74% of those who live in the central cities of the 12 largest metropolitan areas
60% of those who live in the central cities of the 13 to 100 largest metropolitan areas
58% of those who live in the suburbs of the 12 largest metropolitan areas
58% of those who live in the suburbs of the 13 to 100 largest metropolitan areas
57% of those who live in other urban areas
47% of those who live in rural areas

Only 47 percent of Americans who live in rural areas have faith in the American dream versus 74 percent of the residents of the largest central cities. It gets worse. Analyzing the data by race and Hispanic origin shows that only 40 percent of non-Hispanic Whites in rural areas think the American Dream works for them. This pessimism is not shared by their counterparts in cities and suburbs, most of whom still believe in the American Dream—including 71 percent of non-Hispanic Whites in the largest cities. Blacks, too, do not share the pessimism of rural non-Hispanic Whites. About two-thirds of Blacks have faith in the dream, whether they live in rural areas, suburbs, or cities.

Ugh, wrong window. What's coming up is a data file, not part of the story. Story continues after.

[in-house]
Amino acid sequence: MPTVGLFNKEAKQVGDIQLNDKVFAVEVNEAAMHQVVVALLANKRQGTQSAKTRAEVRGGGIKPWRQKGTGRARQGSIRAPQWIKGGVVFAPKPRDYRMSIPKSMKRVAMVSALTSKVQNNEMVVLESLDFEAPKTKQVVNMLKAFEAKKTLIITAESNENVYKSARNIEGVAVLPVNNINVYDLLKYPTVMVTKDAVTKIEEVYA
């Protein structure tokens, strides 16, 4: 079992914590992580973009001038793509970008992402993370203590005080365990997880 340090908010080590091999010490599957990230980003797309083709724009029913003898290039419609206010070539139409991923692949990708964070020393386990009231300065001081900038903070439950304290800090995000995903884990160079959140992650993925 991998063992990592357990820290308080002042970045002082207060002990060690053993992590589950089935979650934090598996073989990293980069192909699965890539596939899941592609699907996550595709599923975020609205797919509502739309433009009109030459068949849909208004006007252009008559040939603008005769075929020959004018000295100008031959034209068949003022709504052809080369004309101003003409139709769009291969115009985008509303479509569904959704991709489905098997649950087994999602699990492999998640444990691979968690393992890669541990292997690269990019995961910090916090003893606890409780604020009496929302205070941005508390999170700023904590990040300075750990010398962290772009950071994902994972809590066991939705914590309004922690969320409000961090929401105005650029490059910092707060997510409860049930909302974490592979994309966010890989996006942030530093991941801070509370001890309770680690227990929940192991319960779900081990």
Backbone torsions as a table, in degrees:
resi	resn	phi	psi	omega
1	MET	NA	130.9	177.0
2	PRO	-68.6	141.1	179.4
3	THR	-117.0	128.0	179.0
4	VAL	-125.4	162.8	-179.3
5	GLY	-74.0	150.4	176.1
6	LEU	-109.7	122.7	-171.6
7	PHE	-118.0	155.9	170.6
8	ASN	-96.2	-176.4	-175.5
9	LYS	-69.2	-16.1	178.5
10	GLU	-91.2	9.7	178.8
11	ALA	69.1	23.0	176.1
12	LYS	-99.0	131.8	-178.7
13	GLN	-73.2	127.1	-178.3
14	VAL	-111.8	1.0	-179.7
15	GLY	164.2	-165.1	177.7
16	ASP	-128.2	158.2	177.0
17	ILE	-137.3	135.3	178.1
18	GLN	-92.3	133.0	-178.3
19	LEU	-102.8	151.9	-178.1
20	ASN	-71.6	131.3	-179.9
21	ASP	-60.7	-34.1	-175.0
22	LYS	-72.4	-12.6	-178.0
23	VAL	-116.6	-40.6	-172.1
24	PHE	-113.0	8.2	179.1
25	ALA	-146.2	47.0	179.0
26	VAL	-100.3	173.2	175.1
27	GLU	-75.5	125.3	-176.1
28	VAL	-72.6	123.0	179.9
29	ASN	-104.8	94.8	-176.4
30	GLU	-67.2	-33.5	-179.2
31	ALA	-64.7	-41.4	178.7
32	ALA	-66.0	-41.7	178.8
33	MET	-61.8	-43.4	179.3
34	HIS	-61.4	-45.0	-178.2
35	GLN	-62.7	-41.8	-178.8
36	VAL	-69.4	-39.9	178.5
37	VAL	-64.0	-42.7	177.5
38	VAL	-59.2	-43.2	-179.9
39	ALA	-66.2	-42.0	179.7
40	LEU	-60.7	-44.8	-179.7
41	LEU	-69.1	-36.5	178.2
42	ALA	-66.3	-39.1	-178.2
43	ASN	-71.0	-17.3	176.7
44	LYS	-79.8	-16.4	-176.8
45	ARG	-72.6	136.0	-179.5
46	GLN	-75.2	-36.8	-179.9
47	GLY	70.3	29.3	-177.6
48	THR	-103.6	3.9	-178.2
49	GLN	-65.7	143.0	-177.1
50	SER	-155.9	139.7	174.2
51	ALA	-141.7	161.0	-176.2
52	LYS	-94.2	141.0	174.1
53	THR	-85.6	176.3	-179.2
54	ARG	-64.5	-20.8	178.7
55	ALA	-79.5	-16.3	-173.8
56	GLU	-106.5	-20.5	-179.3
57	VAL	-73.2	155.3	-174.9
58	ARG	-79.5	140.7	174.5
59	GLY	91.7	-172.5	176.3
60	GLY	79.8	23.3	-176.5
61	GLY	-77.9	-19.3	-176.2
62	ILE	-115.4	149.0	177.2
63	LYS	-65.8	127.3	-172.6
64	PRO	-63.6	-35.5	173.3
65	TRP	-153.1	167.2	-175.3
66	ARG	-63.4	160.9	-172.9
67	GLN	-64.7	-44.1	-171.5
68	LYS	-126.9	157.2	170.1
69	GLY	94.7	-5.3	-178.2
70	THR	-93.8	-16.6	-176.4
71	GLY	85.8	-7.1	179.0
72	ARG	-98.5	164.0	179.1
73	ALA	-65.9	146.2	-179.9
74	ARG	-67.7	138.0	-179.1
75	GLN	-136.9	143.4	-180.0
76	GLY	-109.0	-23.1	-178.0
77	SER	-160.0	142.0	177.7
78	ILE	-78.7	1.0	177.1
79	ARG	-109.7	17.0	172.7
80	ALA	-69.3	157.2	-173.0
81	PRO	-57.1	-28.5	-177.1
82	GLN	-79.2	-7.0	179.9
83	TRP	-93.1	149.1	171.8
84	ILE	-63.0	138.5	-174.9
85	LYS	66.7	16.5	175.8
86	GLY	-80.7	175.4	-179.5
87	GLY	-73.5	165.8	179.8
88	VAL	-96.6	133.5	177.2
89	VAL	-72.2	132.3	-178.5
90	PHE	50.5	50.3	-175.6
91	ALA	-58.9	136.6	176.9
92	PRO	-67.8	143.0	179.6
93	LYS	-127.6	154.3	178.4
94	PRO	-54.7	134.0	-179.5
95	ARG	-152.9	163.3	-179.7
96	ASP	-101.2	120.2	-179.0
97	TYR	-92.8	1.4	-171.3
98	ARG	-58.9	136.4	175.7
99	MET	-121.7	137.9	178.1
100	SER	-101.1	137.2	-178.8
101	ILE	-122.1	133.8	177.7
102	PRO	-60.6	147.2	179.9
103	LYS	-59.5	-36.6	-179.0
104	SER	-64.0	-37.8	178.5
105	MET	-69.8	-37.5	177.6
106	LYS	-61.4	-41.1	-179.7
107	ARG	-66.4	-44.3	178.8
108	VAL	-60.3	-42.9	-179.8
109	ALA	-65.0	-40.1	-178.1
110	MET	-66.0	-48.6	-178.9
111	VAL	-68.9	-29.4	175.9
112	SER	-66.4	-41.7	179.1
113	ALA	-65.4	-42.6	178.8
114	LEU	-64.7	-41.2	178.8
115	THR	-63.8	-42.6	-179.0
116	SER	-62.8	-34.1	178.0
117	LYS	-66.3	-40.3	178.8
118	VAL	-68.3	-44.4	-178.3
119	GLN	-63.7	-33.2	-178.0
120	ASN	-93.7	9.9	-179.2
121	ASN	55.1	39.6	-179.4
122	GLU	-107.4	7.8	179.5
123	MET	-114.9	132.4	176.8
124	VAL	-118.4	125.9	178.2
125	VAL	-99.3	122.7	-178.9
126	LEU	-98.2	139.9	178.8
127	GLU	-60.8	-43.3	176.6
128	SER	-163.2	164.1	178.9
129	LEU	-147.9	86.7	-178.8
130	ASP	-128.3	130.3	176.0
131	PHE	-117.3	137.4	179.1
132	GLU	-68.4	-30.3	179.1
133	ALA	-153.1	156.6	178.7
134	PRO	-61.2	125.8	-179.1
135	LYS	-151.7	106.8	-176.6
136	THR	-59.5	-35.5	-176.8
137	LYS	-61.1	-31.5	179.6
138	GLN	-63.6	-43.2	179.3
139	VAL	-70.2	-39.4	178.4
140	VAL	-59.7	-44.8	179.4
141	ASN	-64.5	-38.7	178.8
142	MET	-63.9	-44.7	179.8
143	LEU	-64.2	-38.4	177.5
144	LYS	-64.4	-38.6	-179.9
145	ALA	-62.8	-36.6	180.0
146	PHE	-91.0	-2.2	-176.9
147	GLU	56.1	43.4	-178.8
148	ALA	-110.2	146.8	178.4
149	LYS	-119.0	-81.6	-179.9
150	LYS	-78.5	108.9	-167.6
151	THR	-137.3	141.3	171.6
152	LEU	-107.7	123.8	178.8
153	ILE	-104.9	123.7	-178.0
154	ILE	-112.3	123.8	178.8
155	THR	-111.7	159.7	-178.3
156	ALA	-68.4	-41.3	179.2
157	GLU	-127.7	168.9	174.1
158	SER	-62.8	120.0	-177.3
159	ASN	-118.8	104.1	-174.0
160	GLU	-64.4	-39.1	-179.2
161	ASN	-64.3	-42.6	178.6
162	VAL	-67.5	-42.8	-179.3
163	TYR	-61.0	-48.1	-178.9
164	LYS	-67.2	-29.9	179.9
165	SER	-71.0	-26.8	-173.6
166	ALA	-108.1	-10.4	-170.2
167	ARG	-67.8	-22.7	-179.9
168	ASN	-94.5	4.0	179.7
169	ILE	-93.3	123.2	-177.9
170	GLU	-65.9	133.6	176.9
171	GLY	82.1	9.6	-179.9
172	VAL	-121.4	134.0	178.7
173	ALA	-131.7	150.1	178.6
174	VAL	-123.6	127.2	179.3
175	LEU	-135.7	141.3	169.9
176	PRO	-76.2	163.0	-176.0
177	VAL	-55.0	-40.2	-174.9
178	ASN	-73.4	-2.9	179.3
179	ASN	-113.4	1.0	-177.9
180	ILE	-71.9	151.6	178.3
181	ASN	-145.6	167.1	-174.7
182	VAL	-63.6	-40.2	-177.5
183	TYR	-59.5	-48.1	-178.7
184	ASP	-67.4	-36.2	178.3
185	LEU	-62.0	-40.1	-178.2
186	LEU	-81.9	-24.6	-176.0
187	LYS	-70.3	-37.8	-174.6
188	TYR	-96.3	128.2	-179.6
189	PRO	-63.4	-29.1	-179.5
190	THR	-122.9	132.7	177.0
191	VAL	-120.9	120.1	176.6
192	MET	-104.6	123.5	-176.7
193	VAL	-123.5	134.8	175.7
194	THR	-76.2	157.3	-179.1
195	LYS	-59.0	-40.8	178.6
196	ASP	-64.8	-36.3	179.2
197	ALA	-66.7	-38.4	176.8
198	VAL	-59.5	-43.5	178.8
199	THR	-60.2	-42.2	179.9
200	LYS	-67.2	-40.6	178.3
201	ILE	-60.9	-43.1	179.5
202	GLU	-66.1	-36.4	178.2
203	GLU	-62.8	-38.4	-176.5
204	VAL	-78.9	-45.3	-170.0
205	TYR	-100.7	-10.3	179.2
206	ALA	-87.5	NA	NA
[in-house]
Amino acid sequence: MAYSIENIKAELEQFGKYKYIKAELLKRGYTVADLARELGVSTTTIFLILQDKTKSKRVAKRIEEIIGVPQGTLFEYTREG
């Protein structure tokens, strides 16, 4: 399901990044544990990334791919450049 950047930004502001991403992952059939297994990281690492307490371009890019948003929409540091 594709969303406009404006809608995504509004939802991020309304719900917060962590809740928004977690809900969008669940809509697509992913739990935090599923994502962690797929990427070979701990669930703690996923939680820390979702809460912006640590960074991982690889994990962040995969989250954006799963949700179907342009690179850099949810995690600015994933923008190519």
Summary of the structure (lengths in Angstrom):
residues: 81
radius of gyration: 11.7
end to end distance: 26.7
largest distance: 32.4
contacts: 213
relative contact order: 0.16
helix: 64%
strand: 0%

Belief in the American Dream among non-Hispanic Whites in rural areas was much greater in 2000, when 68 percent believed they had a good chance of improving their living standard. By 2010, the figure had fallen to 54 percent. Because of the Great Recession, belief in the Dream also took a hit during those years among non-Hispanic Whites in central cities and suburbs. Since 2010, faith in the American Dream among non-Hispanic Whites in cities and suburbs has rebounded. There has been no rebound for non-Hispanic Whites in rural areas.

Source: Demo Memo analysis of the General Social Survey